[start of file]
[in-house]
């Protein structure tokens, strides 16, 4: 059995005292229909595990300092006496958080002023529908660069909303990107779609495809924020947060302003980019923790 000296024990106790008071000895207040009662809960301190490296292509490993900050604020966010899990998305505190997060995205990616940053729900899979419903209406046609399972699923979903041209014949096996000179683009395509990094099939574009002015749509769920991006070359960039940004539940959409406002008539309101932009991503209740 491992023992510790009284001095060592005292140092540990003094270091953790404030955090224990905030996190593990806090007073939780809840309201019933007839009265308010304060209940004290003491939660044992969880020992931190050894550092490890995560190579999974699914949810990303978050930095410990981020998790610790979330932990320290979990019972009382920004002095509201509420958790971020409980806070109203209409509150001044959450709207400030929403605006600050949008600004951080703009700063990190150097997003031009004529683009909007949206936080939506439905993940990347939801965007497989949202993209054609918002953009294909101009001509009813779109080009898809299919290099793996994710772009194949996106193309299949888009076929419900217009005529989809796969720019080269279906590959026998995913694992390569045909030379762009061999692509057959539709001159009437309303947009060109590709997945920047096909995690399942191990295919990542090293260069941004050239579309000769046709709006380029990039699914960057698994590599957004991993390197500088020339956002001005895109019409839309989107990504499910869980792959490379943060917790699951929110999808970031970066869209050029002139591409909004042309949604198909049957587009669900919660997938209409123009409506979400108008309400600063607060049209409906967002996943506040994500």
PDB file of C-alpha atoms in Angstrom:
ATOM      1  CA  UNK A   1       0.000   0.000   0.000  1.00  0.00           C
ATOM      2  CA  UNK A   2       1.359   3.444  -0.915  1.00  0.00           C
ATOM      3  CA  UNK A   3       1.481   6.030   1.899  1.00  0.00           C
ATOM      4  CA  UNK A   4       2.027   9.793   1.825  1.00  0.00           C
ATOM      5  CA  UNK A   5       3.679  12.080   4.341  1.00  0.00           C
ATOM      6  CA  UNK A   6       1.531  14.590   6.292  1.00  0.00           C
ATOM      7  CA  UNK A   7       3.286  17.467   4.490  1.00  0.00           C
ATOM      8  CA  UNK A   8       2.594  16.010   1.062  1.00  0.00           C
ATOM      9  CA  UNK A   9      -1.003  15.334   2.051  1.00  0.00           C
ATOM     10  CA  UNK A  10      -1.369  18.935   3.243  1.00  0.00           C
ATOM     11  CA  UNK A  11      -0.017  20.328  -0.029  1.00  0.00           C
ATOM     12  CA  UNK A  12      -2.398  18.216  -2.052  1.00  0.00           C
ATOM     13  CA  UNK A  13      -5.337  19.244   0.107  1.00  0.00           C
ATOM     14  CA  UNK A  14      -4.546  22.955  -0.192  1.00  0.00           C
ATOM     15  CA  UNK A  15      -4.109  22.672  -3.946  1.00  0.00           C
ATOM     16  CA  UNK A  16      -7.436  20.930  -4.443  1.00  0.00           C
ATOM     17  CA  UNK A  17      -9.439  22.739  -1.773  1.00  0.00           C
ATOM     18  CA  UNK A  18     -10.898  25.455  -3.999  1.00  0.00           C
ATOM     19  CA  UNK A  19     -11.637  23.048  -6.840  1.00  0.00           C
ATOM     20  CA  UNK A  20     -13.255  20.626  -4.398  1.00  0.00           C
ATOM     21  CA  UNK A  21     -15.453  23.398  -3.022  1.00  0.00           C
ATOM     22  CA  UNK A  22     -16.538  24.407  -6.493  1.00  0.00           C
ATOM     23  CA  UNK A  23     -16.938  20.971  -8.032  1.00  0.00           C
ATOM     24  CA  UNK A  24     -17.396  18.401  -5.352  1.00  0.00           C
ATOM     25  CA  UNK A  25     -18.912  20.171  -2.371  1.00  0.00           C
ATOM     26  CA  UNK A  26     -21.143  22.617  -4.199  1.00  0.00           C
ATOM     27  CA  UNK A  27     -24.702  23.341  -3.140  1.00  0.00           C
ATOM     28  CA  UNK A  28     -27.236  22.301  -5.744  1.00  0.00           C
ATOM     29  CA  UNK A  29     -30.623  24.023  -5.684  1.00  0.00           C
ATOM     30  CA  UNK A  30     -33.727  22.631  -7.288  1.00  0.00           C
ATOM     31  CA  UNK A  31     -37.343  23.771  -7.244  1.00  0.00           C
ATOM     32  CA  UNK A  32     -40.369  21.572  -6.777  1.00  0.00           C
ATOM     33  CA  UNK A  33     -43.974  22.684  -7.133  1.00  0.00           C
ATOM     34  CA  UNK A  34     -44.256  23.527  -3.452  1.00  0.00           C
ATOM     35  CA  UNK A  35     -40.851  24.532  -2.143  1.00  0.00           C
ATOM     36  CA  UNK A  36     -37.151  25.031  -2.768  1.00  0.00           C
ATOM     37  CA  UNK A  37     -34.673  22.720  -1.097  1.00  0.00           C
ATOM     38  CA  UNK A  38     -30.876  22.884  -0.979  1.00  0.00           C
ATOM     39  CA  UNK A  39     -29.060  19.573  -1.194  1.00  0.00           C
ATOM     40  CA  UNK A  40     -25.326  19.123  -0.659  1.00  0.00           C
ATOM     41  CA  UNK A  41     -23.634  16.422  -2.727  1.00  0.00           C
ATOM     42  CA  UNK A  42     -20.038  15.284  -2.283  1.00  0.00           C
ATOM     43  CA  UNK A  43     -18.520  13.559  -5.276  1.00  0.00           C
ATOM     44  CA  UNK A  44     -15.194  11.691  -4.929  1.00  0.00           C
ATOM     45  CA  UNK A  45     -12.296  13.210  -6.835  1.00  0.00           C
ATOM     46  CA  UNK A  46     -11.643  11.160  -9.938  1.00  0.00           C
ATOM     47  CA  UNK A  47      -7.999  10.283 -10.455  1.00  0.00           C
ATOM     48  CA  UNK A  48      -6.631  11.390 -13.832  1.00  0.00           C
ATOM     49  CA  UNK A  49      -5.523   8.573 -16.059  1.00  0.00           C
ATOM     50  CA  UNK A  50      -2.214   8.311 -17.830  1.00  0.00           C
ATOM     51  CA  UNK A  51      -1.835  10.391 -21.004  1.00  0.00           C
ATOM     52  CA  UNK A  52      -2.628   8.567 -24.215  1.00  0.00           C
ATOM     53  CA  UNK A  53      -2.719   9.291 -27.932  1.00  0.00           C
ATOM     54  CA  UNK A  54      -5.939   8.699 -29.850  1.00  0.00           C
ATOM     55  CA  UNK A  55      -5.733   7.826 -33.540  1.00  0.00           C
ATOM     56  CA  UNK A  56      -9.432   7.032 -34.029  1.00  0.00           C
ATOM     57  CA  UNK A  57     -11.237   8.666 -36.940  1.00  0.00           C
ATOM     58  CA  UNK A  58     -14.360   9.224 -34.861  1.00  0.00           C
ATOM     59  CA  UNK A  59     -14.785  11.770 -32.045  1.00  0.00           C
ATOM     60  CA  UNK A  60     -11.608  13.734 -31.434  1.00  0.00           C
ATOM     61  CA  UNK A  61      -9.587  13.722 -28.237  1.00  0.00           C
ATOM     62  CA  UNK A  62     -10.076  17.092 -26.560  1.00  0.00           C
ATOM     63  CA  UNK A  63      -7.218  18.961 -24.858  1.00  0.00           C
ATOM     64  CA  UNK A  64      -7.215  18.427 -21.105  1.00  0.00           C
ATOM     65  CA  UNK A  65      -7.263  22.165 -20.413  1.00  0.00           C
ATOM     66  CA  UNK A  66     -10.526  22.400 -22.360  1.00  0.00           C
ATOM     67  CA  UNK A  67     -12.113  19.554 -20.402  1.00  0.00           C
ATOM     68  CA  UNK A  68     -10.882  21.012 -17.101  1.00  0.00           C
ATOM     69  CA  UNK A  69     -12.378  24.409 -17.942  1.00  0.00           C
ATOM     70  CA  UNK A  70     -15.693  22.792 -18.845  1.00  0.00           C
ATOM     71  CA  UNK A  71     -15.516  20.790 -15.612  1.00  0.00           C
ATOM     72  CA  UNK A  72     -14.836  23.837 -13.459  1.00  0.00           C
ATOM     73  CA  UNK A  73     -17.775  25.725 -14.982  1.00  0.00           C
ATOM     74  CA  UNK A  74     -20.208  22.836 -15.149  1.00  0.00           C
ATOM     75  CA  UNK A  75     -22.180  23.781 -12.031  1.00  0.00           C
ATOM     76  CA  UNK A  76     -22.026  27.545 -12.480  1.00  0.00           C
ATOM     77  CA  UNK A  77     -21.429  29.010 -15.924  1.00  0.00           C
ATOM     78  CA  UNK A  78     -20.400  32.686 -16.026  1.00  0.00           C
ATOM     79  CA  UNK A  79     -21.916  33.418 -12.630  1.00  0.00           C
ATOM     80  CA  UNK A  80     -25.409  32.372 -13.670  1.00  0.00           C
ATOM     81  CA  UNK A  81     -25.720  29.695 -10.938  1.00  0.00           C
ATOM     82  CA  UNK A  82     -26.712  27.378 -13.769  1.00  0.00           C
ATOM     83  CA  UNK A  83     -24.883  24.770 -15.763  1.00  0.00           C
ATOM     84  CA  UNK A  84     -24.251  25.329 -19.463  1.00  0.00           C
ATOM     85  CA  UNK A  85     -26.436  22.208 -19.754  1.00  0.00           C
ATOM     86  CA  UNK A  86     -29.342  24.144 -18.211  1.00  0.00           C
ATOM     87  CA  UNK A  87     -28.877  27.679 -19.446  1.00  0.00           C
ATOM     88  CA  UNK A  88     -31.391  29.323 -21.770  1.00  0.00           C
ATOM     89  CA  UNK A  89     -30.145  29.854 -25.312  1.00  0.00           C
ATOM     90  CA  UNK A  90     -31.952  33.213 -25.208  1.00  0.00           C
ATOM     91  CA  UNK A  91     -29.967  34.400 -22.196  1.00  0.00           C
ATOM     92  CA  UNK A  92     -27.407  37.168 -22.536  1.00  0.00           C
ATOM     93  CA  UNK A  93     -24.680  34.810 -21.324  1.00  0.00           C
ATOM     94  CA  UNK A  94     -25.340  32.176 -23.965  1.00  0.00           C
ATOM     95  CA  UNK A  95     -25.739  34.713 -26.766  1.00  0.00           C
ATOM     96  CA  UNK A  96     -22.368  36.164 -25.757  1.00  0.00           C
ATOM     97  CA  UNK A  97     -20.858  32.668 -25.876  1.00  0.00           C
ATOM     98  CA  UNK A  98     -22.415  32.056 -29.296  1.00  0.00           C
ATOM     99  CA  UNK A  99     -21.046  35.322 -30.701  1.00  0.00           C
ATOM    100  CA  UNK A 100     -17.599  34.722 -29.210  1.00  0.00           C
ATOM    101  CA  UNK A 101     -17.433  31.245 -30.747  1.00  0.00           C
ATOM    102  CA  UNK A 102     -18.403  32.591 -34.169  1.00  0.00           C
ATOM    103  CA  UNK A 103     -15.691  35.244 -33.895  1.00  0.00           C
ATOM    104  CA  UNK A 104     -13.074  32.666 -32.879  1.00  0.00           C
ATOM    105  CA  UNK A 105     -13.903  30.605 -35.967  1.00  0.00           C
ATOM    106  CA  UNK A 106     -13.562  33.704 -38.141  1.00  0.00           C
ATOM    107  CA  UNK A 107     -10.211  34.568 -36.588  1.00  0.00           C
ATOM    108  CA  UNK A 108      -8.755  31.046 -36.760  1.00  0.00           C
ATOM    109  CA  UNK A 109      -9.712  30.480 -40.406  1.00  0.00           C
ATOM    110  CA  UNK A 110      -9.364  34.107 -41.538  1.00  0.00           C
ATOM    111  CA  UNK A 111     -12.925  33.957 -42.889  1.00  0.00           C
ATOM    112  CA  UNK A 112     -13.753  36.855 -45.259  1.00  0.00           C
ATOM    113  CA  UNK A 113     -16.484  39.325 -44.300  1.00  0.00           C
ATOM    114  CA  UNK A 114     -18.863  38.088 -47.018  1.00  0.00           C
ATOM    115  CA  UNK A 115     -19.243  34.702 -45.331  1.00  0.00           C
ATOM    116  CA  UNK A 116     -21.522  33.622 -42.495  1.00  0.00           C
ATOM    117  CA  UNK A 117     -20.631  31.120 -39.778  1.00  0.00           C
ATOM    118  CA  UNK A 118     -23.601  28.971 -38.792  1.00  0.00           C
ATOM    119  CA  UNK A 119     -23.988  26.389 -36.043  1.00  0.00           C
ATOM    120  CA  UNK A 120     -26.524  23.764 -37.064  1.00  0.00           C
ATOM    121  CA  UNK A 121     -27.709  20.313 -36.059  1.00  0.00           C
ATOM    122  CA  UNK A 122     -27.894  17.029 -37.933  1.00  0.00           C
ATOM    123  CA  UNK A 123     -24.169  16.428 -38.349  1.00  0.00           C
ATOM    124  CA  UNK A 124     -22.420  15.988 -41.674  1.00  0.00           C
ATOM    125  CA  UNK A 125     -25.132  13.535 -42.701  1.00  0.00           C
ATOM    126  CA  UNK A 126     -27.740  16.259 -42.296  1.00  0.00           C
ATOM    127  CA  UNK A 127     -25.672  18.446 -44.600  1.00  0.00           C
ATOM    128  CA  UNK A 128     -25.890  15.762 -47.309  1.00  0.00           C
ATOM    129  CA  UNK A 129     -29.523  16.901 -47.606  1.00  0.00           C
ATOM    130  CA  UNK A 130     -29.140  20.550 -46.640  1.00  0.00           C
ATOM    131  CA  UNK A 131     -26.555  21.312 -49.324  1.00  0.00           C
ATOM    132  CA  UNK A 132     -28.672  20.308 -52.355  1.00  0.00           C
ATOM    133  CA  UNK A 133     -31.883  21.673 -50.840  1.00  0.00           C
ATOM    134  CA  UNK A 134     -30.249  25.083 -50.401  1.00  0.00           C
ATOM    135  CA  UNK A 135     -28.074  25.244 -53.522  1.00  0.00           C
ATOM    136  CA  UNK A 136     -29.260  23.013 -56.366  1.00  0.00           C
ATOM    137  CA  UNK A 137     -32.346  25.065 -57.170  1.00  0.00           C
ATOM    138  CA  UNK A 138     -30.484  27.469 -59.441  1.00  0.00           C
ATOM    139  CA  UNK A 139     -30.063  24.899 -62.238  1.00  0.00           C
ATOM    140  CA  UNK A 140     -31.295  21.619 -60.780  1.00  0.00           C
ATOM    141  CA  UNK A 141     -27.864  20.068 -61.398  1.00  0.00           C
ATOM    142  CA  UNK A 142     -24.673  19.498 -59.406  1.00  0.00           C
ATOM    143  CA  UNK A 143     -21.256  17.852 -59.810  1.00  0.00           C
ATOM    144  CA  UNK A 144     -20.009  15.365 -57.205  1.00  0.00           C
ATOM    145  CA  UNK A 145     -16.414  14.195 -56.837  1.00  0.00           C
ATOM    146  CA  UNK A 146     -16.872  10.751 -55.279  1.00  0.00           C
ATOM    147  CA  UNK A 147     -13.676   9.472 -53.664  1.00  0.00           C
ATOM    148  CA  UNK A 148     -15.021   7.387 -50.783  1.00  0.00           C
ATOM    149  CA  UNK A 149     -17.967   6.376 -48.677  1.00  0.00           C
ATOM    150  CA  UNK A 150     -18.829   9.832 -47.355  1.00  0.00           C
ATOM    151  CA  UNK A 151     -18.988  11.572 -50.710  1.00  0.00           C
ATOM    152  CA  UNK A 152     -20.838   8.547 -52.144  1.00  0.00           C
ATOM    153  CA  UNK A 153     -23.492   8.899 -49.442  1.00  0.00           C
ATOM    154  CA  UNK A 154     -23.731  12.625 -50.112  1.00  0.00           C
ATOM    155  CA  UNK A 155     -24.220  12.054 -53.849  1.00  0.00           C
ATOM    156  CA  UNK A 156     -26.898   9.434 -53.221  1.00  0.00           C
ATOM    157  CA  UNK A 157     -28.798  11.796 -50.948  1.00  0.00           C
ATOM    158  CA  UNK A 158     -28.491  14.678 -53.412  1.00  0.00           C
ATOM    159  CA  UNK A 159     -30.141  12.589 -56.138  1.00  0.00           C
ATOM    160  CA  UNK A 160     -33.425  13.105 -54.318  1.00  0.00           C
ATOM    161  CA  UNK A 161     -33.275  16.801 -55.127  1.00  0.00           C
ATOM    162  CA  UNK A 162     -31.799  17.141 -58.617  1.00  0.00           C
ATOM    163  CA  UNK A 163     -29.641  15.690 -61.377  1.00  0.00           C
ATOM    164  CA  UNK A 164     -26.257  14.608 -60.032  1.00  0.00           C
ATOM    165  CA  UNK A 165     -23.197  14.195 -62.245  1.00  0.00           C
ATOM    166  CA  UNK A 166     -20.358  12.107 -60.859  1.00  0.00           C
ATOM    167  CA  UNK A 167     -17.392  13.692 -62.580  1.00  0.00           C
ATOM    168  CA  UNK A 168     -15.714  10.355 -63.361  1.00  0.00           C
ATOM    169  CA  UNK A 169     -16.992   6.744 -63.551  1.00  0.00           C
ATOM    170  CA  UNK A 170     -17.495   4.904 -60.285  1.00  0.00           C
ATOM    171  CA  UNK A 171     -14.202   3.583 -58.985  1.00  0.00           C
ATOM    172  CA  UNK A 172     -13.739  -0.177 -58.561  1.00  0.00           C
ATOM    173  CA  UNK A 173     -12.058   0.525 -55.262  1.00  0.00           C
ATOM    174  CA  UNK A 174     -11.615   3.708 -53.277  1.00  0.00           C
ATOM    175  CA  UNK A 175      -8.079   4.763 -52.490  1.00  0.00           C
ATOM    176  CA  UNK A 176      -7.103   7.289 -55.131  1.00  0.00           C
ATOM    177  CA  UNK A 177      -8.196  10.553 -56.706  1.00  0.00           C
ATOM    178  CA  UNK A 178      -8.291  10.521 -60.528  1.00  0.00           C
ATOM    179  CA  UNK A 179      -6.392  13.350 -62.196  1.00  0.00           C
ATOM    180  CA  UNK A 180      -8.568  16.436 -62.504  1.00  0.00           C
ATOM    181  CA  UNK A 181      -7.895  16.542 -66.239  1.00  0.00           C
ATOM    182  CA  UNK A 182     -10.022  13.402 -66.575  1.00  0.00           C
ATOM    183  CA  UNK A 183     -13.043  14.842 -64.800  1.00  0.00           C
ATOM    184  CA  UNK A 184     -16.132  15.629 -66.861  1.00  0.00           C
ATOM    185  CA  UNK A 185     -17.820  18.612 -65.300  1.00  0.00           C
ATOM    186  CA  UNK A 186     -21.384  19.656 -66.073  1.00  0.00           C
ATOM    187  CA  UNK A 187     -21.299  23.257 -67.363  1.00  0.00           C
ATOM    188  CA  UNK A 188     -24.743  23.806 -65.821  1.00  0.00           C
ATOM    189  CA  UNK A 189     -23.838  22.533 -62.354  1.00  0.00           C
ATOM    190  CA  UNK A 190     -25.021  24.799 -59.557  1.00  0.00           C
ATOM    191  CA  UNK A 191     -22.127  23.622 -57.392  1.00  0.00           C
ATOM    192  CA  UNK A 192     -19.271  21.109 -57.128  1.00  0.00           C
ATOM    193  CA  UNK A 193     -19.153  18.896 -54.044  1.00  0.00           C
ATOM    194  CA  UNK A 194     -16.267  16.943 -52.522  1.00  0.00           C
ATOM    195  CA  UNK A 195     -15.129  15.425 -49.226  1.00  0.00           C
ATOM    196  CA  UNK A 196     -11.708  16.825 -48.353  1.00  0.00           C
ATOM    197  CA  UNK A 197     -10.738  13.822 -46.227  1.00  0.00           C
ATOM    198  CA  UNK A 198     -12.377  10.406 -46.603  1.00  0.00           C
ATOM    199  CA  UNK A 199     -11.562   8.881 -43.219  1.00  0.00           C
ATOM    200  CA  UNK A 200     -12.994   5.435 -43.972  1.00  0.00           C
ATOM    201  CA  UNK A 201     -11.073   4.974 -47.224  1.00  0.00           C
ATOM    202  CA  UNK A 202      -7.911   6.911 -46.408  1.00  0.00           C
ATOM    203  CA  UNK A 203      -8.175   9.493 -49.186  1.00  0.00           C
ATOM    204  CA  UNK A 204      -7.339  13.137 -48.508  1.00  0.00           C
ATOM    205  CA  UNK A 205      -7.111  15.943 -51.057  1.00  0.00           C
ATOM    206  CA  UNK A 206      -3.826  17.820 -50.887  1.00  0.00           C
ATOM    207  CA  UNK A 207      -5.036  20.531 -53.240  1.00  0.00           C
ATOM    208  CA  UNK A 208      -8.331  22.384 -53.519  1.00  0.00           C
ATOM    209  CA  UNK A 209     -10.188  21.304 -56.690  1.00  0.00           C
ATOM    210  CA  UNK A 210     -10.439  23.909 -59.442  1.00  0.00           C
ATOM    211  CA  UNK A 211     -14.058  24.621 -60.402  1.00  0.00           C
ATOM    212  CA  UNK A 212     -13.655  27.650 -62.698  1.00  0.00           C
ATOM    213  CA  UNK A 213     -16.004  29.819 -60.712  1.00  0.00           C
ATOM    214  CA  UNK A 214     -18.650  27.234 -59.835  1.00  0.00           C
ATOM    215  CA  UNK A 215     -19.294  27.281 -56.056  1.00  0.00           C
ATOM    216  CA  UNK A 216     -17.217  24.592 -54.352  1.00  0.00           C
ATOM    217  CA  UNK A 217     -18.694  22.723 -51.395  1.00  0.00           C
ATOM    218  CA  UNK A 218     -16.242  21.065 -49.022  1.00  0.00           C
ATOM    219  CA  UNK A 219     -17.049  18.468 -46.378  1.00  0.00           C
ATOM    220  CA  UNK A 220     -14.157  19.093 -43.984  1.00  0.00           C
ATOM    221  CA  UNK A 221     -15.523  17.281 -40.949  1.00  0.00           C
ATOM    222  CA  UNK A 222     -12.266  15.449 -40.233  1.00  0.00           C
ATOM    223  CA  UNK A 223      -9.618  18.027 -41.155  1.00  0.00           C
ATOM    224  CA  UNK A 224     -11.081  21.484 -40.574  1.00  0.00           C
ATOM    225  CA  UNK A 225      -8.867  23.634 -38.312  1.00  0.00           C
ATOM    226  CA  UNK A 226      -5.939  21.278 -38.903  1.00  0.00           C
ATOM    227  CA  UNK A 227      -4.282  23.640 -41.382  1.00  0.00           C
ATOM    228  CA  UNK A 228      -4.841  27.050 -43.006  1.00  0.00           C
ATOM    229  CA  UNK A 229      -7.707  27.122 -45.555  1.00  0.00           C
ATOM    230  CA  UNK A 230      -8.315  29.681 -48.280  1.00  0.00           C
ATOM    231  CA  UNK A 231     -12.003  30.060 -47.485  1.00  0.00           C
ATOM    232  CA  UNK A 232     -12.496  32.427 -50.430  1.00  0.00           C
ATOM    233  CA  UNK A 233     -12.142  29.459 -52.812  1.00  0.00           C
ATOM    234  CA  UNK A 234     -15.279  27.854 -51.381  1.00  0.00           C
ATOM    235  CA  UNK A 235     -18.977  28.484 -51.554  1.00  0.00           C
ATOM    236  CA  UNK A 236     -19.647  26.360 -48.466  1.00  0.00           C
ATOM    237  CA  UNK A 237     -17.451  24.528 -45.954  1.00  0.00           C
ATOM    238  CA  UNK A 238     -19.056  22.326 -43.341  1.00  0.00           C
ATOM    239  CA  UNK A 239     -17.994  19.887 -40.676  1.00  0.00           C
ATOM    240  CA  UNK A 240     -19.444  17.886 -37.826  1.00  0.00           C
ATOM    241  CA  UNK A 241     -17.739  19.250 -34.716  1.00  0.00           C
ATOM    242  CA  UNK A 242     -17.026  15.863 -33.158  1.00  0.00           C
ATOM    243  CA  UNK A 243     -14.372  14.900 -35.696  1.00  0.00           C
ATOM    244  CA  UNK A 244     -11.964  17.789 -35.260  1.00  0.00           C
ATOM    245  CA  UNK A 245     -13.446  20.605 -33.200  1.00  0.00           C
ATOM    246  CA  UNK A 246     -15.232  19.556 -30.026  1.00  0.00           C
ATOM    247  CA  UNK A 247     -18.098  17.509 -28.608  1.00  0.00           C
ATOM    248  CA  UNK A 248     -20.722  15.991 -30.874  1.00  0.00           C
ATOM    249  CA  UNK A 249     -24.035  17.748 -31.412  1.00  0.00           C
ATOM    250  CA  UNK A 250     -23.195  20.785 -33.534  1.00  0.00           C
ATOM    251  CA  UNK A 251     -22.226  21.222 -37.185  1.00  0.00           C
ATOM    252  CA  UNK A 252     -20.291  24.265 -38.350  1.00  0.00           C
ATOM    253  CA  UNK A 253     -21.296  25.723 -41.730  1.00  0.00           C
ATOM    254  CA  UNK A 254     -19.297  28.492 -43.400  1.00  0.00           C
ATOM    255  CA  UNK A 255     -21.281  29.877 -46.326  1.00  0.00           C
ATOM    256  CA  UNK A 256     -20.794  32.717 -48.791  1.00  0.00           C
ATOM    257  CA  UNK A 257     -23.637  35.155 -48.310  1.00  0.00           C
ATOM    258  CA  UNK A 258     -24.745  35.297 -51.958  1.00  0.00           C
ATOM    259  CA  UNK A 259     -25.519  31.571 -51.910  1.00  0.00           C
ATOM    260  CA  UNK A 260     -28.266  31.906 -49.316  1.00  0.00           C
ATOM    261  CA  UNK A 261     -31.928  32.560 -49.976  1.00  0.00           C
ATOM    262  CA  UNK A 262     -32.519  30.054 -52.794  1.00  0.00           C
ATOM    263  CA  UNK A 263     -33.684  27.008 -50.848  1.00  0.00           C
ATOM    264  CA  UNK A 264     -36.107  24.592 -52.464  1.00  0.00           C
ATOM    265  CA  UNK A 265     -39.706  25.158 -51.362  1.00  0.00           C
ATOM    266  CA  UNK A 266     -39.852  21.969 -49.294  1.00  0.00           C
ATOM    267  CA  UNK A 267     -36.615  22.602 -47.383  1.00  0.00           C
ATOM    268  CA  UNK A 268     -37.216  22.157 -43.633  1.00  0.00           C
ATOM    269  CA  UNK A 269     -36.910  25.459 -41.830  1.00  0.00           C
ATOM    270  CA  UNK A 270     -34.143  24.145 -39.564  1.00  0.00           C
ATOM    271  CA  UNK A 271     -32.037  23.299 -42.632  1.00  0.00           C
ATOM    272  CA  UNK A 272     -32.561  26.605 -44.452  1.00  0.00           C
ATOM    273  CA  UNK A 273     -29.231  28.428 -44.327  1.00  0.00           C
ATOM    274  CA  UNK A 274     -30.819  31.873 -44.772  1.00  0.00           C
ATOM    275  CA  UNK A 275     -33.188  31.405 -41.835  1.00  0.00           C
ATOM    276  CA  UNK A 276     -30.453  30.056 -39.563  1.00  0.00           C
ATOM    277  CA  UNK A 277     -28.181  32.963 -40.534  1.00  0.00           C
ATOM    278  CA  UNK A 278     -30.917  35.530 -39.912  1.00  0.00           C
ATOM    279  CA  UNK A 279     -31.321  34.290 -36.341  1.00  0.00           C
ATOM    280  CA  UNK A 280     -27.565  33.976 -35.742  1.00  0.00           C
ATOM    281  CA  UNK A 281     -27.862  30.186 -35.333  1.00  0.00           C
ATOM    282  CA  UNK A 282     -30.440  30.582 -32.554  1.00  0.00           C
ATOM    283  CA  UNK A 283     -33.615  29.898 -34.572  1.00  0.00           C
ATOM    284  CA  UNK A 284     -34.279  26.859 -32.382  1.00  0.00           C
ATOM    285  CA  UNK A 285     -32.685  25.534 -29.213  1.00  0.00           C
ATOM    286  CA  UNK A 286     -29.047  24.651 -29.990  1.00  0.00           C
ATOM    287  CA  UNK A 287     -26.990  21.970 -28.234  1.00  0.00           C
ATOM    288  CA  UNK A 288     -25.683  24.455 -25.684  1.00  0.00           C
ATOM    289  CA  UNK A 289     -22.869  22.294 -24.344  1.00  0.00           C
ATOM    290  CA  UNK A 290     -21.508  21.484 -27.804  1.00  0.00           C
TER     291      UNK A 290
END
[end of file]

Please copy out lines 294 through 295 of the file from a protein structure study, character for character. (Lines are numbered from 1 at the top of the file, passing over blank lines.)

TER     291      UNK A 290
END